Jean-Luc Godard, “Contempt” (1963)
Partly set among some stunningly postcard-perfect islands rising out of the Mediterranean Sea, “Contempt” is a great-looking film that showcases the young Brigitte Bardot as a serious actor but that’s about all it has going for it. It struggles under the weight of being at once a psychological portrait of a marriage breaking down, a commentary on film-making and film culture, a re-interpretation of ancient Greek myth and an investigation of the position of artists and intellectuals torn between devotion to their art and living in a society that doesn’t share their beliefs but values art as a mere commodity. The movie’s major focus centres on the married couple Paul (Michel Piccoli) and Camille (Bardot) in their apartment misunderstanding each other and bickering, and then escalating their fight to the point of separation without ever really understanding why and making themselves miserable. This follows earlier scenes in which Paul, a struggling playwright, is employed by a rich playboy American movie producer Jerry Prokosch (Jack Palance) to rewrite a script for a movie based on the ancient Greek epic “The Odyssey”, with Fritz Lang (Lang as himself) directing, into something more racy and juicy. Paul agrees and takes the money, and Prokosch invites him and Camille to his estate for afternoon drinks. There, the American brazenly flirts with Camille yet Paul barely flickers an eyelid in reaction.
In their arguments, Camille and Paul expose their insecurities and prejudices that suggest their marriage had always been doomed from the start: Camille is sensitive about her lack of education and culture and believes that Paul thinks she’s stupid; Paul persists in arguing in an intellectual way, failing to see Camille might be testing him and setting little traps for him, ignoring her little gestures of conciliation, and bullying her by calling her jealous; she accuses him of selling out to a “film crowd” (which he has done, by taking Prokosch’s cheque); he, for all his belief in his intellectual superiority over Camille, misinterprets her statements, lashes out at her emotionally and never acknowledges that she might be right in some of what she says and that he might be wrong or have done her an injustice. The contempt that Camille develops for Paul is the result of a head-on collision between two mismatched people, one insecure about her new place in a self-absorbed world and feeling unwanted, the other having dragged her into it with no thought for how they can both cope individually and together in that world with its contradictory demands. The tragedy for them both is that, having fought and fallen apart, they become vulnerable to the desires of that world which separates them, forever as it turns out.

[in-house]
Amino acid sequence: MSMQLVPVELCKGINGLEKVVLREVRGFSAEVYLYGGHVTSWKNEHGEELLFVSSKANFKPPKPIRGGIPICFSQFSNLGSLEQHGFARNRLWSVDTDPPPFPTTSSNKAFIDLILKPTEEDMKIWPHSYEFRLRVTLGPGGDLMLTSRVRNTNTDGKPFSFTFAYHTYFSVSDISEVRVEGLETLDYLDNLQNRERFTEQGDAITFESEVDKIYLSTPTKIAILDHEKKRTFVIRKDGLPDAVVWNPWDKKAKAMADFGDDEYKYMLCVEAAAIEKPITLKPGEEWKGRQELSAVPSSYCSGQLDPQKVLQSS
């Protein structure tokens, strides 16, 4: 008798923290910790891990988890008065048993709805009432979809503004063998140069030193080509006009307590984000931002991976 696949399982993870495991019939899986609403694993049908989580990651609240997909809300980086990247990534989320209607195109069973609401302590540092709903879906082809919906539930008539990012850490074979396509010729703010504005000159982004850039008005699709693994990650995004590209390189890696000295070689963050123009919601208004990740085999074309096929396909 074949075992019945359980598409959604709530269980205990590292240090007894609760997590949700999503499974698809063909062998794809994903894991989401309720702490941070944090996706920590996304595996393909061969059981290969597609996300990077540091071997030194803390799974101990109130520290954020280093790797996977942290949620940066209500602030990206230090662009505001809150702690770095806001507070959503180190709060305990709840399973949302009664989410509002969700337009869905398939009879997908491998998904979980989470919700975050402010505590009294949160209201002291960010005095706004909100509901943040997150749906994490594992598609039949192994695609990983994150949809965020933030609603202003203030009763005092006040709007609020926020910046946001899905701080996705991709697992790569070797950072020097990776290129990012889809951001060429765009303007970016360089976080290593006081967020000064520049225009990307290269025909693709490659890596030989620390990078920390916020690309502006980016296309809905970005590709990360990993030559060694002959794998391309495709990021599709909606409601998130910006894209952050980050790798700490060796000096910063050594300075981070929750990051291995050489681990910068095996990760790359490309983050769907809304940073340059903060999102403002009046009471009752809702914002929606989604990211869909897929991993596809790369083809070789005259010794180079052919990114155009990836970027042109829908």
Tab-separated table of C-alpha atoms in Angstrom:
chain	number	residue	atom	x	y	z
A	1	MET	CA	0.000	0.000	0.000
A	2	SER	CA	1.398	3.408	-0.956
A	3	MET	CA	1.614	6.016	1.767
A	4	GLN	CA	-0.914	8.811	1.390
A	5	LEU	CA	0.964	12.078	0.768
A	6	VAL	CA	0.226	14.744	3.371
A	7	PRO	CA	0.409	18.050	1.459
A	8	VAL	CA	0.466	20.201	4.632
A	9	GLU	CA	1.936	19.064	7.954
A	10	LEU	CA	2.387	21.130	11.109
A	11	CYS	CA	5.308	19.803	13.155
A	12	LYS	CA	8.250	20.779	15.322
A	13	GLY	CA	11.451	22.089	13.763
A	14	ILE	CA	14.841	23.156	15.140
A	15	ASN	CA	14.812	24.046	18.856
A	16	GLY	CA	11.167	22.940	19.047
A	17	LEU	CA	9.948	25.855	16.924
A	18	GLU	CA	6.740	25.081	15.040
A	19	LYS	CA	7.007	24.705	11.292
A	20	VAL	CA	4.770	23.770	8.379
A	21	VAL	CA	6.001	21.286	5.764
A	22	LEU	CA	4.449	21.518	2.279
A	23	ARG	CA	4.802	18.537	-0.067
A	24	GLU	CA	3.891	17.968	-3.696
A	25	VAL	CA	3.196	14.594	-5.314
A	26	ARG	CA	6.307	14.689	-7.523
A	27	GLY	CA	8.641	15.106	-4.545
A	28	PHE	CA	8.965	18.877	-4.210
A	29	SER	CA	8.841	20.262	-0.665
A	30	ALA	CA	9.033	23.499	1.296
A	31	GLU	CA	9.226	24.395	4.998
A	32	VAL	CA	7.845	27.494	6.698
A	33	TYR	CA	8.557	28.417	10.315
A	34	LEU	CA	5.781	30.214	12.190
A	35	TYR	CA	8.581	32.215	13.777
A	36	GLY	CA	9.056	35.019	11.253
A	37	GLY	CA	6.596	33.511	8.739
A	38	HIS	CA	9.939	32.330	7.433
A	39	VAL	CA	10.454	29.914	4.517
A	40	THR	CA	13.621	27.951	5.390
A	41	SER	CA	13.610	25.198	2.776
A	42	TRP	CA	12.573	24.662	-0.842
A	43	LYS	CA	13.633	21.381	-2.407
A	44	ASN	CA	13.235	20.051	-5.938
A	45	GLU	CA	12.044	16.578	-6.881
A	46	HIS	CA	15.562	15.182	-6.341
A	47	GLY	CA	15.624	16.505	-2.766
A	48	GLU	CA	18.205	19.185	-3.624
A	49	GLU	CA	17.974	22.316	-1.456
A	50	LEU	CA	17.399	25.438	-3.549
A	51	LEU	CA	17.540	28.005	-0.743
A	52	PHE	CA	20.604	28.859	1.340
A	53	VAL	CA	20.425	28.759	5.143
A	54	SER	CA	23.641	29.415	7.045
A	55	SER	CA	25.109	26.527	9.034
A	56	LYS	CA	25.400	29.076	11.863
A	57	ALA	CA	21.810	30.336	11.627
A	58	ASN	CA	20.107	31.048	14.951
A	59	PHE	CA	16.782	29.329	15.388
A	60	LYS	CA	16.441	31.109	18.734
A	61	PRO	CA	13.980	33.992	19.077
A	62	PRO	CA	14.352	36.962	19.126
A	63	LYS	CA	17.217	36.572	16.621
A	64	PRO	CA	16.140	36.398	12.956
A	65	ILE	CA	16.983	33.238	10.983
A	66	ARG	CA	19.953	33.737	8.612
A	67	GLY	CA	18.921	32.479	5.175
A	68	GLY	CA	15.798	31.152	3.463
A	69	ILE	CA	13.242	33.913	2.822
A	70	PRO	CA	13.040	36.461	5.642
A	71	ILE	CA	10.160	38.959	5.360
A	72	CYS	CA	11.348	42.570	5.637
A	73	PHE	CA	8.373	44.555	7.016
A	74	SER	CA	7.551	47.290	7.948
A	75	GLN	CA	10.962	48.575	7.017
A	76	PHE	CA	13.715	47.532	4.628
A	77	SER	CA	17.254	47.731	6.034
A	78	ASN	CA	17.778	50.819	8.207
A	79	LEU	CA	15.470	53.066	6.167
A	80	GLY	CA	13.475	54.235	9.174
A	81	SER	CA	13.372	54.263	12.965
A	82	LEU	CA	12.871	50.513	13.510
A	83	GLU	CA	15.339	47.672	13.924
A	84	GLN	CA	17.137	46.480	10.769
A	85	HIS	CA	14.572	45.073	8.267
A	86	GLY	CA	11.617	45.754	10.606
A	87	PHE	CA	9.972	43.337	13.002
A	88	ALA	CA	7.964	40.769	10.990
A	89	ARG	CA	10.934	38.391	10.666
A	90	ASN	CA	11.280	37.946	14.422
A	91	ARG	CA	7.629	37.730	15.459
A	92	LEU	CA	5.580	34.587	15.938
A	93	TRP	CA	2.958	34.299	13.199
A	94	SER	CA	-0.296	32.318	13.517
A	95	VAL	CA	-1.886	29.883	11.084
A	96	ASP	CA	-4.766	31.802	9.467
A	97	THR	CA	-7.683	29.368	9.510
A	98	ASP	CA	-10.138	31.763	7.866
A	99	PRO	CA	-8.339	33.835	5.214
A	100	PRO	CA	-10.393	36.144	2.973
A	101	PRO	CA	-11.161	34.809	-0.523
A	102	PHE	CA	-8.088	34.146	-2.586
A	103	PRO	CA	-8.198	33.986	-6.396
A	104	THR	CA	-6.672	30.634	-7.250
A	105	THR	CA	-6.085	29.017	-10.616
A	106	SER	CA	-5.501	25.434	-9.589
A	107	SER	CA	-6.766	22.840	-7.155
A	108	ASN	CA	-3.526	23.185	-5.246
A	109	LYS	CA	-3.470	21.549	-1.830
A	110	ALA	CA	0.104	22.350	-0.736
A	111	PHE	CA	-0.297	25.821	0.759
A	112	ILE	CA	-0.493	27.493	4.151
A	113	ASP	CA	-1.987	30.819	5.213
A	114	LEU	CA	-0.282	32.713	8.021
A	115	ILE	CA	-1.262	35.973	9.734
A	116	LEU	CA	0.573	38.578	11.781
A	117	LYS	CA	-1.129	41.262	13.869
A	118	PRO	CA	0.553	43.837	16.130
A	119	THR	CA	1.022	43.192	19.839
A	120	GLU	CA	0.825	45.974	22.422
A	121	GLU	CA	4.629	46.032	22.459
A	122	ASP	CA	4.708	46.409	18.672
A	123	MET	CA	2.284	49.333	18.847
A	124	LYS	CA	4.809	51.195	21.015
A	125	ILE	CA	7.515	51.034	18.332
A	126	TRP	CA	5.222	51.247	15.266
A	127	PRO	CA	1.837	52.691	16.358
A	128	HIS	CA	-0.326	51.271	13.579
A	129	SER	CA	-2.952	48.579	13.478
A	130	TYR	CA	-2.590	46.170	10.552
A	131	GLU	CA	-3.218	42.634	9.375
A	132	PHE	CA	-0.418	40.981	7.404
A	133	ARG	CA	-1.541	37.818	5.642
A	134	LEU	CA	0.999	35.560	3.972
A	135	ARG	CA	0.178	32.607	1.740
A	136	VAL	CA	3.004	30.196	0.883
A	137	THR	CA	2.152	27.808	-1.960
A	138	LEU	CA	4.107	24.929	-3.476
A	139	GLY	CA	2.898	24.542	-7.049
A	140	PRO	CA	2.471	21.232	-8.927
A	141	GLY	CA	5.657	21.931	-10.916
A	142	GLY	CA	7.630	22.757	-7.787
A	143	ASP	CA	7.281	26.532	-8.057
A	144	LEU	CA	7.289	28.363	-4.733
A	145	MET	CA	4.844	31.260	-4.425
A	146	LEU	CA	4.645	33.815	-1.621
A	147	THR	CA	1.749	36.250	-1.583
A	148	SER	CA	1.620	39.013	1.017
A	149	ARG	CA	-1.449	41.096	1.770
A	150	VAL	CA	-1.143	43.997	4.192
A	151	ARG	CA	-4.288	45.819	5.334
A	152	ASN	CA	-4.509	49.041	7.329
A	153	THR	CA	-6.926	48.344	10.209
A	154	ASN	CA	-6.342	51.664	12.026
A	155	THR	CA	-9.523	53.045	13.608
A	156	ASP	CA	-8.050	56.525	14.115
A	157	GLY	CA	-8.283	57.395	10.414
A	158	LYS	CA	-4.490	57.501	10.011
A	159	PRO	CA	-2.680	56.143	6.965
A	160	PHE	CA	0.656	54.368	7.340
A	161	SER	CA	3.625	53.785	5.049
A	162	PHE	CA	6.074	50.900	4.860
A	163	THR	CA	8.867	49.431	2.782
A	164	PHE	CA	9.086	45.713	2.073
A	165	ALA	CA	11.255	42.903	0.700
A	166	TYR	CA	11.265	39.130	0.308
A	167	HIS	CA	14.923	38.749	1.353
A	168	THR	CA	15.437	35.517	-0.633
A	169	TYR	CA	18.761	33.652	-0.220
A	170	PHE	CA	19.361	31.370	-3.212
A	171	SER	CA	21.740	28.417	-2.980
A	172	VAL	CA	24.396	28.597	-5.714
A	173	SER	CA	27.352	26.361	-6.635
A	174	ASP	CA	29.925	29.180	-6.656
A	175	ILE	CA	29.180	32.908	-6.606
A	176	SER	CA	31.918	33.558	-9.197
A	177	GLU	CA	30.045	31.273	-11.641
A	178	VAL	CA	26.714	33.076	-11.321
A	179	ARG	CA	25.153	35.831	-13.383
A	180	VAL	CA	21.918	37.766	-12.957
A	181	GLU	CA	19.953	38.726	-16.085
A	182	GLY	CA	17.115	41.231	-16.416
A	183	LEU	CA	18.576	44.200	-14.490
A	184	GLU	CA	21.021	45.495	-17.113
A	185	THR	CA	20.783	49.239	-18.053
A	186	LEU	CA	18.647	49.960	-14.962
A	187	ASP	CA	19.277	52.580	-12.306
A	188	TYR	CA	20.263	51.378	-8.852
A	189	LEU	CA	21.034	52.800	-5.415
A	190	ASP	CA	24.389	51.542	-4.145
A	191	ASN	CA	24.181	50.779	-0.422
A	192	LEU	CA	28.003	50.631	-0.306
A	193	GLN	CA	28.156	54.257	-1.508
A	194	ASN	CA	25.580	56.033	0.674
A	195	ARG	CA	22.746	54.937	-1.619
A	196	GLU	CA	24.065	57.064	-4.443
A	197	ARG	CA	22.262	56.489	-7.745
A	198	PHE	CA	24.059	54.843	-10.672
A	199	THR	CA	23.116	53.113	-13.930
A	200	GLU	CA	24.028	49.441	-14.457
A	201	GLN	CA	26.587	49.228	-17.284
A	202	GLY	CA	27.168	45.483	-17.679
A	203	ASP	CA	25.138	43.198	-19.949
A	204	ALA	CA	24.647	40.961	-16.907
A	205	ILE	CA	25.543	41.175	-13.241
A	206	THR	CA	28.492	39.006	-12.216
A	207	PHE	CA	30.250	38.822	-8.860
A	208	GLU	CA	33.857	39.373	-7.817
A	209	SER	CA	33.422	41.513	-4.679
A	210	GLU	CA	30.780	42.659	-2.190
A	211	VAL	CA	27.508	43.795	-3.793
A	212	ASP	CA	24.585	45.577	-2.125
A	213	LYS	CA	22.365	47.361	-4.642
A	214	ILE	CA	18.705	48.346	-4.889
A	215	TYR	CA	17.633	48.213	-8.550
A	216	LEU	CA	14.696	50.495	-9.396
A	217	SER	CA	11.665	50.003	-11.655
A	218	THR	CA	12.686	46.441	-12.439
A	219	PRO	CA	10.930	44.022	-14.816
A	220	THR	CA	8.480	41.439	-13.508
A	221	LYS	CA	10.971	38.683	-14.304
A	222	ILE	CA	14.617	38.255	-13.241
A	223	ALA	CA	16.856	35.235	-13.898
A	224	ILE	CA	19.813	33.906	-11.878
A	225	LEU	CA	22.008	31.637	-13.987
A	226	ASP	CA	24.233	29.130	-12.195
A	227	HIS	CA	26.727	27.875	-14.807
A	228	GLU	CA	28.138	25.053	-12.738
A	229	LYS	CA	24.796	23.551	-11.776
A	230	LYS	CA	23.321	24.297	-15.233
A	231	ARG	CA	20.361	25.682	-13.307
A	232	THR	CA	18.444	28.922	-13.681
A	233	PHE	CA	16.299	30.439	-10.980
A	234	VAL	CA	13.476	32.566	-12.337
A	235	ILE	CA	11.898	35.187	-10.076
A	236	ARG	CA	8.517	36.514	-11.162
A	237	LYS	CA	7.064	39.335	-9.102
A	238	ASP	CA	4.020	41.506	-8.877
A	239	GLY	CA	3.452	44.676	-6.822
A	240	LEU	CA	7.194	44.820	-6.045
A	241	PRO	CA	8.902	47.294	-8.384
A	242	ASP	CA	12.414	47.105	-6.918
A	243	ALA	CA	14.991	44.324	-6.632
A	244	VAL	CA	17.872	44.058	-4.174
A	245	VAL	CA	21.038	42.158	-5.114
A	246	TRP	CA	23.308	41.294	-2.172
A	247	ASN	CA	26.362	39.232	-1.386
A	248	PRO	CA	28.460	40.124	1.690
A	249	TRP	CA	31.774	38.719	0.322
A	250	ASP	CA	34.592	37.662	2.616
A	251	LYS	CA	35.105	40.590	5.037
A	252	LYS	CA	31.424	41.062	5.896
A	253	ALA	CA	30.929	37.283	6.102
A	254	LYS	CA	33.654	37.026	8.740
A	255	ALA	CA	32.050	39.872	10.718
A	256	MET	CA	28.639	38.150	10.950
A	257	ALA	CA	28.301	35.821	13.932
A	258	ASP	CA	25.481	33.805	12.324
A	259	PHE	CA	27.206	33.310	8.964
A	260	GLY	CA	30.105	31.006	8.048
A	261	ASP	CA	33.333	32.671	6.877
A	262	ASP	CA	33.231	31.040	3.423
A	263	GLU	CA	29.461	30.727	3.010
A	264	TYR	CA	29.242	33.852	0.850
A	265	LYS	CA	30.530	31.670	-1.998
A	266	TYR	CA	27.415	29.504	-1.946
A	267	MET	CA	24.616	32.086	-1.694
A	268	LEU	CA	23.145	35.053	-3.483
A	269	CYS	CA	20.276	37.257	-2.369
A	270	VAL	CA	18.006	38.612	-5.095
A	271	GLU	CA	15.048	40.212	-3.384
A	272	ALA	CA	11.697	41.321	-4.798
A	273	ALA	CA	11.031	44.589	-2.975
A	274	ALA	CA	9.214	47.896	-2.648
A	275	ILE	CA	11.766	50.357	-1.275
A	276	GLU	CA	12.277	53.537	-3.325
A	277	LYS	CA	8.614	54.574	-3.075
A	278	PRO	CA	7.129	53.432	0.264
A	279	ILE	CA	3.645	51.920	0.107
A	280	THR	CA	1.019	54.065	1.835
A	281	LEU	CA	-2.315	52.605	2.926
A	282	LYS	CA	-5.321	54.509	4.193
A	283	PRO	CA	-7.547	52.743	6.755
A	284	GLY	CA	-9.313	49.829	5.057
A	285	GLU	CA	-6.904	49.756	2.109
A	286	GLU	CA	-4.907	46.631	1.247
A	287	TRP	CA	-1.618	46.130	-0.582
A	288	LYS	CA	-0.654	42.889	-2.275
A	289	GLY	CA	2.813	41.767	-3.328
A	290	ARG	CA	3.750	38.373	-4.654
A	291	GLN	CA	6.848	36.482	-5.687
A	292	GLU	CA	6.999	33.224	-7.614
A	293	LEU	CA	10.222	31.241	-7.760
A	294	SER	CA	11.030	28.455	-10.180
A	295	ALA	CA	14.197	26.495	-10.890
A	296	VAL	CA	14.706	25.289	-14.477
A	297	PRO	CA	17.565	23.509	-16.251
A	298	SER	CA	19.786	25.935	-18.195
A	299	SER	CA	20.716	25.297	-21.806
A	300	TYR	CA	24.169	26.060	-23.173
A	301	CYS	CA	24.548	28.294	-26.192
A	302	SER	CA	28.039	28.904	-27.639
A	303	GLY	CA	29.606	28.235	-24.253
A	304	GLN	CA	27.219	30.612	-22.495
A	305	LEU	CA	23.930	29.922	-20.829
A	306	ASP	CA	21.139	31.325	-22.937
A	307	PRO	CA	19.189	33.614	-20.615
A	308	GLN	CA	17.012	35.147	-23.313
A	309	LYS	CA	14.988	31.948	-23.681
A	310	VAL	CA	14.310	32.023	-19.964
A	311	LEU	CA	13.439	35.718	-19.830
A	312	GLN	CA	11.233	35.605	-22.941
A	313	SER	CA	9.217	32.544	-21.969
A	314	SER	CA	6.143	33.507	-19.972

A parallel sub-plot in which various characters re-interpret “The Odyssey” as a story in which Odysseus has left his wife Penelope to fight in the Trojan war and then to travel for several years because they no longer love each other, or Penelope has been unfaithful, or Odysseus simply wishes to avoid Penelope, as a counter-weight to Paul and Camille’s marital problems, runs through the movie. The “Odyssey” movie production serves as a convenient coat-hanger for Prokosch, Paul and Camille to offload their feelings and opinions about human relationships without admitting them directly to one another. At the same time they appear to have no great enthusiasm for the movie and only Lang seems to care, even to the extent of continuing and finishing filming after Prokosch and Camille become decidedly “off-screen”. Paul is left alone without any anchor after filming finishes and silence is called for.